It used to be that we couldn't even find a picture of the U.S. Army's Clandestine Extended Range Vehicle (CERV), but times have changed.

At the 2012 Chicago Auto Show, the Army's Tank Automotive Research, Development and Engineering Center (TARDEC) displayed the CERV, which uses a diesel-hybrid "Q-Force" powertrain from Quantum that Quantum says, "saves taxpayer dollars and – most importantly – saves Soldiers' lives."

With a top speed of 80 miles per hour and a "run-silent" range of eight miles (we assume this means all-electric range), the CERV prototype can produce over 5,000 pound-feet of torque and go up hills with up to 60-percent grades. It does all this while using 25 percent less fuel, which is critical when you have to pay up to $400 a gallon to use the stuff in theater.

The Army says that today's soldier uses an average of 22 gallons of gasoline a day. In World War II, it was one gallon a day.
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Army to Demonstrate Diesel-Hybrid CERV

IRVINE, Calif. -- Quantum Fuel Systems Technologies Worldwide, Inc. QTWW +4.46% , a global leader in natural gas, hydrogen and hybrid electric vehicle technologies, announced today that the U.S. Army's Tank Automotive Research, Development and Engineering Center (TARDEC) is sending the Quantum Clandestine Extended Range Vehicle (CERV) to the Chicago Auto Show to showcase its latest energy-efficiency efforts that can save money and address environmental concerns. The U.S. Army labeled the CERV as one of the "greenest technologies" to demonstrate how its advanced diesel hybrid-electric powertrain developed by Quantum and TARDEC saves taxpayer dollars and - most importantly - saves Soldiers' lives.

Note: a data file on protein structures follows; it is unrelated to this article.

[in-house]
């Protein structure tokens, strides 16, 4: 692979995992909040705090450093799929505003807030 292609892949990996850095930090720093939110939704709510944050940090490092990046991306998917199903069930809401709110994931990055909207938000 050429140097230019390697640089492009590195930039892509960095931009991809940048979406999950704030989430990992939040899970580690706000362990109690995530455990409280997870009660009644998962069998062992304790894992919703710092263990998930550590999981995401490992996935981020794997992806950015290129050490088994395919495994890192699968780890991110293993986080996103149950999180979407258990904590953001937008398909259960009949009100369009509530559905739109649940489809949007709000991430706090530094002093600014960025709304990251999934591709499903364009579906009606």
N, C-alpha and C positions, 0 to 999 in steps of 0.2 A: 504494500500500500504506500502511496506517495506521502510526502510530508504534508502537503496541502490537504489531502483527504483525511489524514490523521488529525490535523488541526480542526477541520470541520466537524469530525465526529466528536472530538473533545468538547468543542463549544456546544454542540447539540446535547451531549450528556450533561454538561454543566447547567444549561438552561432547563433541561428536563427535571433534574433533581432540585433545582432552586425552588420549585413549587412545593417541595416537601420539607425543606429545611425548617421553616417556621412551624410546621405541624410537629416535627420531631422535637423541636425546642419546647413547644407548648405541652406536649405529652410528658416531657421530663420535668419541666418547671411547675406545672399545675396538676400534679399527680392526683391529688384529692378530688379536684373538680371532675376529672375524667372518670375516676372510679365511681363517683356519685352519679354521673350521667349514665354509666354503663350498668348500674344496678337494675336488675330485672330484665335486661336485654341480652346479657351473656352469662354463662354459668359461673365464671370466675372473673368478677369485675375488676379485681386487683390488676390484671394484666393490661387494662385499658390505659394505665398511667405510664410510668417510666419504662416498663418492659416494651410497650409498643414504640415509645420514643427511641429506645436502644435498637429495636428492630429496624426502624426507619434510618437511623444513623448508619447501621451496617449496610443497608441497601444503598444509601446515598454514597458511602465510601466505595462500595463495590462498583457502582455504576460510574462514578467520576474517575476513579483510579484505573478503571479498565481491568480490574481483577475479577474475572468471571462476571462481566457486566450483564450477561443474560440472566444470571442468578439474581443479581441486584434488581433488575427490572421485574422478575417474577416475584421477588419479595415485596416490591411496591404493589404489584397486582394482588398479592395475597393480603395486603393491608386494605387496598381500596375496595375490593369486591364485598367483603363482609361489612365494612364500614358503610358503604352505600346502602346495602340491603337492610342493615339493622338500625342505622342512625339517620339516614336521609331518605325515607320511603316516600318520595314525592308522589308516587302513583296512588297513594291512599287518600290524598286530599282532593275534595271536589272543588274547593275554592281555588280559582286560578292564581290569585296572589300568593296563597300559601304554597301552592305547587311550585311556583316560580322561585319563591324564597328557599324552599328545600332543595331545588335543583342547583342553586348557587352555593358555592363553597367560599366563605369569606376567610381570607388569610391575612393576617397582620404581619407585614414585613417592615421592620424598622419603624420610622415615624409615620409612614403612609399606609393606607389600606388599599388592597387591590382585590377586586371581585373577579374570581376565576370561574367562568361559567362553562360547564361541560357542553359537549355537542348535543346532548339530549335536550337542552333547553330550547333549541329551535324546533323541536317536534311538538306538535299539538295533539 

TARDEC will display two Quantum CERVs from its Detroit Arsenal-based headquarters at the Chicago Army Recruiting Battalion display. The Chicago Auto Show, to be held February 10-19 at the McCormick Place, is the nation's oldest and largest Auto Show.

CERVs are lightweight, diesel-electric hybrid prototypes with a top speed of 80 mph. Designed for reconnaissance, targeting and rescue missions, CERV has silent run capabilities of eight miles. CERV incorporates Quantum's Q-Force all-wheel drive diesel hybrid-electric technology and a light-weight chassis to produce a torque in excess of 5,000 foot-pounds, and ability to climb 60 percent grades. CERV has been certified for internal transportation in aircraft.

CERV consumes up to 25 percent less fuel compared with conventional vehicles of comparable size. A recent Army Energy Security Task Force report states that a 1 percent improvement in fuel economy results in 6,444 fewer Soldier trips on fuel convoys.

"Quantum's high efficiency powertrain technologies help to save fuel, while enhancing vehicle performance and versatility," said Alan P. Niedzwiecki, President and CEO of Quantum. "Our new generation powertrains are ideal to support tactical operations in both urban and un-urban environments across the broad range of U.S. military operations and terrain profiles, for direct action, reconnaissance, and unconventional warfare and counter terrorism."

CERVs are being tested around the country as the finishing touches are being put on the Army's newest lab, the 30,000-square-foot Ground Systems Power and Energy Lab (GSPEL), which will open April 11. GSPEL will serve as the cornerstone for the Army's next generation of power and energy initiatives providing the Army with the cutting-edge laboratory space and equipment necessary to conduct research, development, modeling, simulation and testing on military and commercial ground vehicle of all sizes and purposes from subsystem components to entire systems-of-systems

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